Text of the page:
Heather Mac Donald joins Brian Anderson to discuss how universities and the scientific community are being pressured to alter the gender and racial balance in STEM disciplines—science, technology, engineering, and math—and the implications for America’s future.

For decades, multiculturalism, quotas, and identity politics have been pervasive in humanities departments at most major universities—but not in scientific fields. Now that’s changing, as the identity-politics obsession has penetrated STEM programs, and administrators, professors, and other officials attempt to increase the number of women and minorities in the field, by almost any means necessary. As Mac Donald writes, this pressure is “changing how science is taught and how scientific qualifications are evaluated. The results will be disastrous for scientific innovation and for American competitiveness.”

Read Heather Mac Donald’s essay, “How Identity Politics Is Harming the Sciences,” in the Spring 2018 Issue of City Journal.

Audio Transcript

Brian Anderson: “Identity politics has engulfed the humanities and social sciences on American campuses; now it is taking over the hard sciences.”  So writes Heather Mac Donald in her essay for the spring issue of City Journal, “How Identity Politics Is Harming the Sciences.”  From universities to the corporate world diversity initiatives are sweeping the country.  When it comes to higher education we know that the liberal arts programs in major universities have long been directed by leftist faculty typically committed to identity politics.  The STEM fields – that’s science, technology, engineering and math – however, have largely resisted this trend remaining a haven for meritocracy.  But the pressure is mounting to increase racial and gender diversity in these areas of education, as Heather illustrates in her important essay.  The countries top schools, scientific groups and even federal agencies are changing how science is taught and how scientific qualifications are evaluated.  And according to her the results will be disastrous for scientific innovation and American competitiveness.  We will talk to Heather Mac Donald after this.

Welcome back to the 10 Blocks podcast.  I am your host, Brian Anderson.  We are joined today by Heather Mac Donald.  Heather is the Thomas W. Smith Fellow at the Manhattan Institute, a long time contributing editor to City Journal, and author of the New York Times best seller, The War on Cops.  She has an important new book coming out this fall, The Diversity Delusion: How Race and Gender Pandering Corrupt the University and Undermine Our Culture, which can be found already on Amazon.  We are here to talk about her latest essay which appears in the spring issue of City Journal, “How Identity Politics Is Harming the Sciences.”  Heather, thanks for joining us.  Let’s begin with some numbers.  What is the reported gender and racial disparity in undergraduate STEM majors that has everybody so upset?  And what is the goal for diversity advocates?

Heather Mac Donald: Well, despite decades of enormous federal funding and local funding to try and close race and gender disparities in STEM fields, it remains the case that about a quarter of all students in the highest-level STEM fields, like mathematics or physics, are female.  The proportions for so-called underrepresented minorities are much lower, probably in the single digits.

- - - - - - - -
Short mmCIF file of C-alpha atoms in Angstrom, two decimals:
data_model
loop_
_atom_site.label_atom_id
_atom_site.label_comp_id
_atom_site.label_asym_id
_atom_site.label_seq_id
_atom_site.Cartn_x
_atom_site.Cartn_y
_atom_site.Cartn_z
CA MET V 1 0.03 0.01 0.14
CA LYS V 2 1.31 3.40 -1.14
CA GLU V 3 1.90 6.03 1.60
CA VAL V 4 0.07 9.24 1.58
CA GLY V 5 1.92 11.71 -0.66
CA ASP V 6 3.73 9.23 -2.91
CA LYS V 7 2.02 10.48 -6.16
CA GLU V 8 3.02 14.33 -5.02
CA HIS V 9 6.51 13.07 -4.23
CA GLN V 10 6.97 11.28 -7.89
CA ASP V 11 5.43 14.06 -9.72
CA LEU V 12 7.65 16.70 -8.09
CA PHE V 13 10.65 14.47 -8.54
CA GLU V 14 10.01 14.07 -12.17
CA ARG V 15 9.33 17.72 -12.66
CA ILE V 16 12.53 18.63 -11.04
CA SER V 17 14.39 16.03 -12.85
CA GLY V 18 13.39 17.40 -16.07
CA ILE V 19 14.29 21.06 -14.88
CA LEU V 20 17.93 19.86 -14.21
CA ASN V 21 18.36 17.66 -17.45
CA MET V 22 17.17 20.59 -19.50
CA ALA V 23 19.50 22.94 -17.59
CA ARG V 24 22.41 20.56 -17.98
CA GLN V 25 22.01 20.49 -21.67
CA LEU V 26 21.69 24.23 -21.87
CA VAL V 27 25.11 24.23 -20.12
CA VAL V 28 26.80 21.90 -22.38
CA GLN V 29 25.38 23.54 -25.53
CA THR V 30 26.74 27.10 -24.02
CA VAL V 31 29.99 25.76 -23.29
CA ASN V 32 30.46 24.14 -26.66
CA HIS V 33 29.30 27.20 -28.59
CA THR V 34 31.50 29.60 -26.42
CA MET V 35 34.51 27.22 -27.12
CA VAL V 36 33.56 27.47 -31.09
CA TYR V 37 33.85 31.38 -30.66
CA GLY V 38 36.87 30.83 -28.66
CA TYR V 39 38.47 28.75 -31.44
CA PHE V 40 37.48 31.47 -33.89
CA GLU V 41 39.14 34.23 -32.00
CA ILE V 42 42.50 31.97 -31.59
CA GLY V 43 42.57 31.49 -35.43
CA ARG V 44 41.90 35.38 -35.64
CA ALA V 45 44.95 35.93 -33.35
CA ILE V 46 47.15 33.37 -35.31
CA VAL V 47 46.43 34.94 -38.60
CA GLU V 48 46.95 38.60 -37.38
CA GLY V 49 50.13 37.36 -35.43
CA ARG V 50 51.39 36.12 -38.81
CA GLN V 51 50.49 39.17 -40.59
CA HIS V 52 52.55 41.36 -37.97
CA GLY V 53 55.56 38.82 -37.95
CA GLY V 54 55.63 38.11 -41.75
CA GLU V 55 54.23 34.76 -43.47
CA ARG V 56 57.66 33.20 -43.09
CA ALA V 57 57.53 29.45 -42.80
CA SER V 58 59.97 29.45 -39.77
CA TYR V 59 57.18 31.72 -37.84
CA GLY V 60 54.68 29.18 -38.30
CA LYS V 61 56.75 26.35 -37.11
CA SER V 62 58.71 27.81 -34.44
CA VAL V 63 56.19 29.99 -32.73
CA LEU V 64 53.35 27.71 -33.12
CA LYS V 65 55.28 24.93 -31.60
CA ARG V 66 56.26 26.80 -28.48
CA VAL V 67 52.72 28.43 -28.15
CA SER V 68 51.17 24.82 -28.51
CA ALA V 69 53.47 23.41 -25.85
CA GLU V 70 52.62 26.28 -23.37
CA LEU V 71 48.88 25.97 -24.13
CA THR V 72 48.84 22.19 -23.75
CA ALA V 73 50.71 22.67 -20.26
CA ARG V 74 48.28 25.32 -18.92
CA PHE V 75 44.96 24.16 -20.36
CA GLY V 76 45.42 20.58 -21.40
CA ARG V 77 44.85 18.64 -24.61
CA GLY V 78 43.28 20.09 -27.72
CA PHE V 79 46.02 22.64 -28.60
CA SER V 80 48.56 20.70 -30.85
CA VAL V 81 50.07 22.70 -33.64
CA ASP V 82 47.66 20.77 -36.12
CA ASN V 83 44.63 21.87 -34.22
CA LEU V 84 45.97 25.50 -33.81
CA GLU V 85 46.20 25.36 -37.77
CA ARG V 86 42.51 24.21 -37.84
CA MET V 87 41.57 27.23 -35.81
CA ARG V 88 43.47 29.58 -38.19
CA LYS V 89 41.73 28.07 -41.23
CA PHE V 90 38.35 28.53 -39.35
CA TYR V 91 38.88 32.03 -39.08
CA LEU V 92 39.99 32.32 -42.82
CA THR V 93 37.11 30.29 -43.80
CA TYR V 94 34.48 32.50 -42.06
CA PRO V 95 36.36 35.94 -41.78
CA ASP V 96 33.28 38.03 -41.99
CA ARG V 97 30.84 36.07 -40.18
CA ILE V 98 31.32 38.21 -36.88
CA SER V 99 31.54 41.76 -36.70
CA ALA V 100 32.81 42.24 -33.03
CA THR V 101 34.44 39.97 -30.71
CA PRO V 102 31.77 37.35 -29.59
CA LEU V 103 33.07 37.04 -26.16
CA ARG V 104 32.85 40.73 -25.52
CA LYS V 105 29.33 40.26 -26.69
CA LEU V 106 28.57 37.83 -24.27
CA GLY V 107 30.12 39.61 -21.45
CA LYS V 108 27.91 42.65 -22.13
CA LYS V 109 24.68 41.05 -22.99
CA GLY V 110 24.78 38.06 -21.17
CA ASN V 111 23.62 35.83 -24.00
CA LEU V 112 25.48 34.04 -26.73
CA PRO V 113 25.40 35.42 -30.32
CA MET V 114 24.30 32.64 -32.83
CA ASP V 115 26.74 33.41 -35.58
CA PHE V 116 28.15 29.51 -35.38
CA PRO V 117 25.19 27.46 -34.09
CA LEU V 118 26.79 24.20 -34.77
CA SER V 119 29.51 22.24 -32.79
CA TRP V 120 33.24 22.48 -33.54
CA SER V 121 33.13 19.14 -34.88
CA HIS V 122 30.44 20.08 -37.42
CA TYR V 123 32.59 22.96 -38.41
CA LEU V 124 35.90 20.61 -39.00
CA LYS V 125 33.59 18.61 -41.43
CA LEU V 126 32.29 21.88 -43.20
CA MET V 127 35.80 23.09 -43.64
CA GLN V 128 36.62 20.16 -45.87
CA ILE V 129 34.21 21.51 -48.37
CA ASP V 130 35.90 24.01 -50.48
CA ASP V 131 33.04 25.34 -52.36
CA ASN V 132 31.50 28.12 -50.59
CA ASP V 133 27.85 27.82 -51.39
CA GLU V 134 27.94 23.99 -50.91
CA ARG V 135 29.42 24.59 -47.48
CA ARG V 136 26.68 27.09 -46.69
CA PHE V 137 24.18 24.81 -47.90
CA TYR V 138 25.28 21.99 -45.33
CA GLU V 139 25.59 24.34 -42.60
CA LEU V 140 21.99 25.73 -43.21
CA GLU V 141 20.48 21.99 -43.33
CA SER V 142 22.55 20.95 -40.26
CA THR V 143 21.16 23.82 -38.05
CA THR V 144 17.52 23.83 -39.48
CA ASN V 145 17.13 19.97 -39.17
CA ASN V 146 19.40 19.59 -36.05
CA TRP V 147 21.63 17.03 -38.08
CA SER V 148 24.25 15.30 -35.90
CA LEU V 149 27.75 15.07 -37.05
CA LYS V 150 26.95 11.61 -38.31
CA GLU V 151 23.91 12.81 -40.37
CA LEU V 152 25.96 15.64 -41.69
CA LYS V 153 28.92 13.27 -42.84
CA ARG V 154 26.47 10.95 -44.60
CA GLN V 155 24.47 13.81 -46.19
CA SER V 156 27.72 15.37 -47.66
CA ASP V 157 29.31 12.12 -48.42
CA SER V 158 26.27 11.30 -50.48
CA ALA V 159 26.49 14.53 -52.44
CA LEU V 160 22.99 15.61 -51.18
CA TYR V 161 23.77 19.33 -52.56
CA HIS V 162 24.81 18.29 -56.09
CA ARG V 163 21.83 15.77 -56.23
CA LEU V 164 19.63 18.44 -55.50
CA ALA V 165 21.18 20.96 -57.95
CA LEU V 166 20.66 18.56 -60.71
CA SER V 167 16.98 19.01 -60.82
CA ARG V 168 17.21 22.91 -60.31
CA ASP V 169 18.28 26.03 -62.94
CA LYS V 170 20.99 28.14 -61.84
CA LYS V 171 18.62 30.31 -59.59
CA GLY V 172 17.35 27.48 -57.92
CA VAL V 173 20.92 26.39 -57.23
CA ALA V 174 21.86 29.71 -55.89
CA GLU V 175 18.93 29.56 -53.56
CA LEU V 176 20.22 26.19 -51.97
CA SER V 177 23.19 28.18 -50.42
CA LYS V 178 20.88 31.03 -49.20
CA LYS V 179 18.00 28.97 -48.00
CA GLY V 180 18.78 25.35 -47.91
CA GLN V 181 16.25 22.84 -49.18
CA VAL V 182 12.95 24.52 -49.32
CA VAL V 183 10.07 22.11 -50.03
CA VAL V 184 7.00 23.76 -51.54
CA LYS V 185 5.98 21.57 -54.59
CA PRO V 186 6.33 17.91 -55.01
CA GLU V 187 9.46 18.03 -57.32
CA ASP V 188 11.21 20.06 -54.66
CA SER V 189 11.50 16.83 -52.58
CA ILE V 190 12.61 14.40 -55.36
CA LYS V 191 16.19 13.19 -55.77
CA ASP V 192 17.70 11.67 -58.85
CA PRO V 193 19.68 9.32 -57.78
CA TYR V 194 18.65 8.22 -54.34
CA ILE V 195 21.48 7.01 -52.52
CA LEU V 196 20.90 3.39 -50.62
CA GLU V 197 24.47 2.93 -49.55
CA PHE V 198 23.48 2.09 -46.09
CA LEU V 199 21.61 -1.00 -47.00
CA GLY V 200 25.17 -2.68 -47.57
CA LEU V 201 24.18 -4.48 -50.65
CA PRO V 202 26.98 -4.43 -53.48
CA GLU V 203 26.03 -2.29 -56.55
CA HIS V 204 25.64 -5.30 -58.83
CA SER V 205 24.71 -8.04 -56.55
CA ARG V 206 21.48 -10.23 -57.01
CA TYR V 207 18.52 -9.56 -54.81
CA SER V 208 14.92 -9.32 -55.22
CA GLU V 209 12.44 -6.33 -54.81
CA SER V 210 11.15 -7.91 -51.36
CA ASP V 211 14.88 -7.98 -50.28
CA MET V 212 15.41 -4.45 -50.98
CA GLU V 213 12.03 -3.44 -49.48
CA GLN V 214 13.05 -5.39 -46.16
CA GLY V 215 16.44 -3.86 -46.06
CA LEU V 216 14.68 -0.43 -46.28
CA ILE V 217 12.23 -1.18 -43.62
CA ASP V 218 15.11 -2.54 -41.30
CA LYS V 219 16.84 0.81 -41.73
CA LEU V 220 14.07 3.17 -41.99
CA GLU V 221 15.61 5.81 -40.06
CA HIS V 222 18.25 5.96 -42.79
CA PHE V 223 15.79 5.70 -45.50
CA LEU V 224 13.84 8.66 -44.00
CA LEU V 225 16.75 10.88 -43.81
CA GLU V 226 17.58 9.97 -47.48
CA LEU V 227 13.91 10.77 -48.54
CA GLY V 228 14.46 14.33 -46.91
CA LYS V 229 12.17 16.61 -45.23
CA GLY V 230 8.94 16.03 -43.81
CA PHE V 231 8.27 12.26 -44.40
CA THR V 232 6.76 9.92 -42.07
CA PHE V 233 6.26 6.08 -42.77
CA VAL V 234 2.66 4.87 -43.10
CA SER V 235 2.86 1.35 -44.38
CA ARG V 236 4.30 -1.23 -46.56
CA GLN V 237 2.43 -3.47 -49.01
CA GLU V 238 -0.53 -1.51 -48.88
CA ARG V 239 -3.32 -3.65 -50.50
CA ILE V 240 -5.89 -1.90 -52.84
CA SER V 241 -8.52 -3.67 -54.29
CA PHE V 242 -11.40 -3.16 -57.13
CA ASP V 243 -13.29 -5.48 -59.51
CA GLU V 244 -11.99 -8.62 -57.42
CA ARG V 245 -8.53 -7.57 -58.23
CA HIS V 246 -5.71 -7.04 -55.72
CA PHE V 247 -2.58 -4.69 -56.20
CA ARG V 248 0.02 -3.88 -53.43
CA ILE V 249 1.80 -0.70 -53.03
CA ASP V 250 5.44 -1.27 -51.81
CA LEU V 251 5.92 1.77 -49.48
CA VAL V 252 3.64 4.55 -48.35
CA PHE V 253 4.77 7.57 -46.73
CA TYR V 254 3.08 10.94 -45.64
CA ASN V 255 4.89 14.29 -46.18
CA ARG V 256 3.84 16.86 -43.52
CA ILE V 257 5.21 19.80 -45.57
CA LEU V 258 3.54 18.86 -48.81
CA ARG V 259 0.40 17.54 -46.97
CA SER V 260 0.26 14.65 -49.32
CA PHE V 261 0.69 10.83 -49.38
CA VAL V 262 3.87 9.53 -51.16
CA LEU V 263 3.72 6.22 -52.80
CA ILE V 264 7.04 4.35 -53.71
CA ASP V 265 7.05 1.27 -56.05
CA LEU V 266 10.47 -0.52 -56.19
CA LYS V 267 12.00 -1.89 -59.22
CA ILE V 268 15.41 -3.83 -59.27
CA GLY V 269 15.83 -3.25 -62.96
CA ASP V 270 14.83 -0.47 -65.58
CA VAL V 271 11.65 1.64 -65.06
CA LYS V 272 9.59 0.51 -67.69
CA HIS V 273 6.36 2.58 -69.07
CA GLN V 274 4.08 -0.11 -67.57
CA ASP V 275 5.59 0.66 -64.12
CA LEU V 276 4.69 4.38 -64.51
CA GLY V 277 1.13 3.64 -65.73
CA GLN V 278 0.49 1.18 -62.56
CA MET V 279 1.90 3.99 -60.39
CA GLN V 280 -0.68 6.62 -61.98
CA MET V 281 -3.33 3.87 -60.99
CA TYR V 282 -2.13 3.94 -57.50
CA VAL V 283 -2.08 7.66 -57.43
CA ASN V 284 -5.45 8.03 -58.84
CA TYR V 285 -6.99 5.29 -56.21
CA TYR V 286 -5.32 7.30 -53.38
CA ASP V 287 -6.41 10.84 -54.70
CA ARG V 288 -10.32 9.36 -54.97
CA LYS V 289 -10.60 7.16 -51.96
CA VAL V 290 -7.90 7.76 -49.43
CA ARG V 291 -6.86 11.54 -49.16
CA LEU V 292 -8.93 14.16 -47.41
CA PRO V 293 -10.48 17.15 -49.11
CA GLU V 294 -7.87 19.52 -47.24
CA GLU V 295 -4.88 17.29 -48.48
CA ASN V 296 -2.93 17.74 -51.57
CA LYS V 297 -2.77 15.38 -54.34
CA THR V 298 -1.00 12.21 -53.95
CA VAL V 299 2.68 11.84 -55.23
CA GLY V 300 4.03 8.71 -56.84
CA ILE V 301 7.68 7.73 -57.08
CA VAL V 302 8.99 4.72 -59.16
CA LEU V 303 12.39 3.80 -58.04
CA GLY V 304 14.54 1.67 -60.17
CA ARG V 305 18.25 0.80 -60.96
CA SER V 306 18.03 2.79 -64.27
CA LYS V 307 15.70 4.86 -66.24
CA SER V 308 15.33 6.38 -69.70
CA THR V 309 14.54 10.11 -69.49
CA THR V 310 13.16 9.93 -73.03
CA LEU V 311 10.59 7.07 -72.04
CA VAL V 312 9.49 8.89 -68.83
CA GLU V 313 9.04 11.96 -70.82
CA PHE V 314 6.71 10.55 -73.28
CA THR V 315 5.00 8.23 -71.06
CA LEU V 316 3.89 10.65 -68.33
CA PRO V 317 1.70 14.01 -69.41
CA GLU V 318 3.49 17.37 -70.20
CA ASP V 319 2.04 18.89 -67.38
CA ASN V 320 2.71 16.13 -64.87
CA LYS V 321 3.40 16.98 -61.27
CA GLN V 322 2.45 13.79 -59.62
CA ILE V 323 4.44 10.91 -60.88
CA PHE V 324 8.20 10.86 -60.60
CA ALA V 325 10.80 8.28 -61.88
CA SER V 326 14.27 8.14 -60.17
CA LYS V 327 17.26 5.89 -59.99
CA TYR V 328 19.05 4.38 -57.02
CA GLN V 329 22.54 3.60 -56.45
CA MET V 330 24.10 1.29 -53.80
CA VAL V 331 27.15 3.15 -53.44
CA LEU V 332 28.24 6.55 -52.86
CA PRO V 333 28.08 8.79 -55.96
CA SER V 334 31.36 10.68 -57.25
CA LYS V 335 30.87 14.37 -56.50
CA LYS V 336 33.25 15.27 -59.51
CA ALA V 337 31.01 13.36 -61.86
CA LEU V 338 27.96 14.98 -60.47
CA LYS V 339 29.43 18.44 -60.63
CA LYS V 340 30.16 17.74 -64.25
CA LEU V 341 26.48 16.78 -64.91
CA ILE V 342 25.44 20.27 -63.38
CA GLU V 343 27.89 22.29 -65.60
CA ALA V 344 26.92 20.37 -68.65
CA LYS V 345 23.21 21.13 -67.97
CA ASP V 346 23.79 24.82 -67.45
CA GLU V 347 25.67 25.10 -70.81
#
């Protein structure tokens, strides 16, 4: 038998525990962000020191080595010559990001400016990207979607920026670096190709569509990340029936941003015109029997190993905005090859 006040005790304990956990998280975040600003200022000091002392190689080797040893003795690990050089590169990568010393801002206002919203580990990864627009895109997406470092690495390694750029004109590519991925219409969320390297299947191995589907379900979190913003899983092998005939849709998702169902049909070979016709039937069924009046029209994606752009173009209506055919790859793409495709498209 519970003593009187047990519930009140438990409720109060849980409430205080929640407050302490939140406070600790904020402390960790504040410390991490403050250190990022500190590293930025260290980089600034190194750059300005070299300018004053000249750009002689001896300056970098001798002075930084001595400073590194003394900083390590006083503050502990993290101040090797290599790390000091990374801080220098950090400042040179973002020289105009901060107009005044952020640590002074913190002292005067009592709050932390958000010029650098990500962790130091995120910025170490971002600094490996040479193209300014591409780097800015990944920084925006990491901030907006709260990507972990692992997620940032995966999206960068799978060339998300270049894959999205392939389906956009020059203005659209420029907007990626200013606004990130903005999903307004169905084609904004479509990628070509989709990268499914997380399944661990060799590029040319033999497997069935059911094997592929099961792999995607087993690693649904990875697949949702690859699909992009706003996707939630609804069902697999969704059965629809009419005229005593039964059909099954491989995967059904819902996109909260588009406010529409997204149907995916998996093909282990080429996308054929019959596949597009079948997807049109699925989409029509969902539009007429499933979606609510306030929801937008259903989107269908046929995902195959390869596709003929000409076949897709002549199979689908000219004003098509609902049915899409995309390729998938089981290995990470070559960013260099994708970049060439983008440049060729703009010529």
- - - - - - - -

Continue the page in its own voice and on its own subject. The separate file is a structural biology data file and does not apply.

Brian Anderson: So, you have written about, and we have talked to you before on this podcast about implicit bias training, usually with regard to private companies and corporate H.R. practices and university departments.  Can you explain how the faculty search process has been changed in recent years in the STEM fields and how it might be relying on this new idea of implicit bias training?

Heather Mac Donald: Well, every academic department in the sciences, whether it is engineering, computer science, physics, is under enormous pressure from the diversity bureaucrats on their campuses – these are the vice chancellors of diversity equity inclusion sometimes they have internal diversity enforcers – to both interview and hire by race and gender.  If a faculty search, as happened several years ago at the University of California, San Diego, in the electrical engineering department, after spending long months trying to find the most qualified candidate, the three finalists were all male – not all white male but all male – these were the most competent published researchers in their field.  If those three finalists, they were all male, they were ordered, the department was ordered by the dean to tear up the results, go back to the drawing board and absolutely interview as one of the final three candidates, a female.  So, they brought somebody up from the much lower tier of the candidate pool to interview.  She did not do well.  She was not chosen.  The dean once again said this is not acceptable; we need more females in our department – ordered them back to the drawing board.  They did it again.  She still didn’t pass.  Rather than accepting the fact that the engineering faculty at UC San Diego was interested in one thing, and one thing only, scientific competitiveness, to bring in somebody who would advance their own research, advance their standing in the academic world, be able to bring in federal grants, the administration could not accept this and hired her anyway.  They create a position with the Orwellian name of an excellence candidate, and hire people based on lower standards simply for the totally irrelevant mission and criterion of race and gender diversity.